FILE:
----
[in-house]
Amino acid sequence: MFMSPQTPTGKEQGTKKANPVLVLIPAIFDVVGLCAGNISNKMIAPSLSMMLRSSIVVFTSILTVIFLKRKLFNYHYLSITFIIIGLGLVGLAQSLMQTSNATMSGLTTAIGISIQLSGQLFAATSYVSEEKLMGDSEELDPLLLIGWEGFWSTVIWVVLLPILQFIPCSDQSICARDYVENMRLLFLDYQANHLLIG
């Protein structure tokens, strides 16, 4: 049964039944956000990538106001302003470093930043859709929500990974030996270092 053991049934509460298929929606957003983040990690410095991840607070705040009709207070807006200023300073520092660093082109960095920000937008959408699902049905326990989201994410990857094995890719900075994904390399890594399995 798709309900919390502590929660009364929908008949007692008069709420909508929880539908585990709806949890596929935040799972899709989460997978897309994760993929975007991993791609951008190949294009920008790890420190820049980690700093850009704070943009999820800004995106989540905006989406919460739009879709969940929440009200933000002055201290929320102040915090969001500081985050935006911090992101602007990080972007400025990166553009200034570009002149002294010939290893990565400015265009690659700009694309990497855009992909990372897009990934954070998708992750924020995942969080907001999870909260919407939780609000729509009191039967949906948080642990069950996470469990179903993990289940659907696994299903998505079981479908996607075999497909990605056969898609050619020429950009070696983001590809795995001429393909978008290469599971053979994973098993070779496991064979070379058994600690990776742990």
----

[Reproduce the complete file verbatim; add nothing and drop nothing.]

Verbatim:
[in-house]
Amino acid sequence: MFMSPQTPTGKEQGTKKANPVLVLIPAIFDVVGLCAGNISNKMIAPSLSMMLRSSIVVFTSILTVIFLKRKLFNYHYLSITFIIIGLGLVGLAQSLMQTSNATMSGLTTAIGISIQLSGQLFAATSYVSEEKLMGDSEELDPLLLIGWEGFWSTVIWVVLLPILQFIPCSDQSICARDYVENMRLLFLDYQANHLLIG
């Protein structure tokens, strides 16, 4: 049964039944956000990538106001302003470093930043859709929500990974030996270092 053991049934509460298929929606957003983040990690410095991840607070705040009709207070807006200023300073520092660093082109960095920000937008959408699902049905326990989201994410990857094995890719900075994904390399890594399995 798709309900919390502590929660009364929908008949007692008069709420909508929880539908585990709806949890596929935040799972899709989460997978897309994760993929975007991993791609951008190949294009920008790890420190820049980690700093850009704070943009999820800004995106989540905006989406919460739009879709969940929440009200933000002055201290929320102040915090969001500081985050935006911090992101602007990080972007400025990166553009200034570009002149002294010939290893990565400015265009690659700009694309990497855009992909990372897009990934954070998708992750924020995942969080907001999870909260919407939780609000729509009191039967949906948080642990069950996470469990179903993990289940659907696994299903998505079981479908996607075999497909990605056969898609050619020429950009070696983001590809795995001429393909978008290469599971053979994973098993070779496991064979070379058994600690990776742990």